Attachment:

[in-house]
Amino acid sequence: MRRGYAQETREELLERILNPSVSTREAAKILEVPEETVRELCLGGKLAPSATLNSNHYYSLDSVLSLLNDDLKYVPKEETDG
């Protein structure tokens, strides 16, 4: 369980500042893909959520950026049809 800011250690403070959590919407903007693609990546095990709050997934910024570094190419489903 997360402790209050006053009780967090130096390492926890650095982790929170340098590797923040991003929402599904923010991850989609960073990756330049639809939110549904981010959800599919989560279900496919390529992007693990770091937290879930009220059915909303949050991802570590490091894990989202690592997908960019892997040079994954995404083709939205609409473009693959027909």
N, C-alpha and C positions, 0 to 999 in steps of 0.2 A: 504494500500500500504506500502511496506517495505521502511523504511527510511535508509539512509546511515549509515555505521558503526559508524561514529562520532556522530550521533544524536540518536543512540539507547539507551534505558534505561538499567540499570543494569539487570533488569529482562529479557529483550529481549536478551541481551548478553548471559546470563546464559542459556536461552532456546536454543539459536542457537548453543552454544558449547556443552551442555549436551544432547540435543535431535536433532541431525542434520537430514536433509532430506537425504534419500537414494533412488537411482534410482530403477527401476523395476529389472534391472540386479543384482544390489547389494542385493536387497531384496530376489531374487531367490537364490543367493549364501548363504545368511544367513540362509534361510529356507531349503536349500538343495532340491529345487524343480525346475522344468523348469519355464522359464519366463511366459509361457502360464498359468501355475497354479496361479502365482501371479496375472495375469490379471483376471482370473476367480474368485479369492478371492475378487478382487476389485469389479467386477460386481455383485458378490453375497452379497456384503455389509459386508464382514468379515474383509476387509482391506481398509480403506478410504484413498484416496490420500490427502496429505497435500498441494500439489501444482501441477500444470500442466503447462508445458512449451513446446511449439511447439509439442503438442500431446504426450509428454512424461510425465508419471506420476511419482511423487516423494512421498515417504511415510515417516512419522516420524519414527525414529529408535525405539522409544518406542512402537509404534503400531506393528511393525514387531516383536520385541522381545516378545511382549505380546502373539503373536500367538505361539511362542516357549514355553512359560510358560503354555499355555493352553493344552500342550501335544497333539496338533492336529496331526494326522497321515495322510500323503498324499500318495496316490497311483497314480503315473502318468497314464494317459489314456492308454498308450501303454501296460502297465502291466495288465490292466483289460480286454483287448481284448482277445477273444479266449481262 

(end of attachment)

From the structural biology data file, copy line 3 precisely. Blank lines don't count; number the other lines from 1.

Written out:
């Protein structure tokens, strides 16, 4: 369980500042893909959520950026049809 800011250690403070959590919407903007693609990546095990709050997934910024570094190419489903 997360402790209050006053009780967090130096390492926890650095982790929170340098590797923040991003929402599904923010991850989609960073990756330049639809939110549904981010959800599919989560279900496919390529992007693990770091937290879930009220059915909303949050991802570590490091894990989202690592997908960019892997040079994954995404083709939205609409473009693959027909």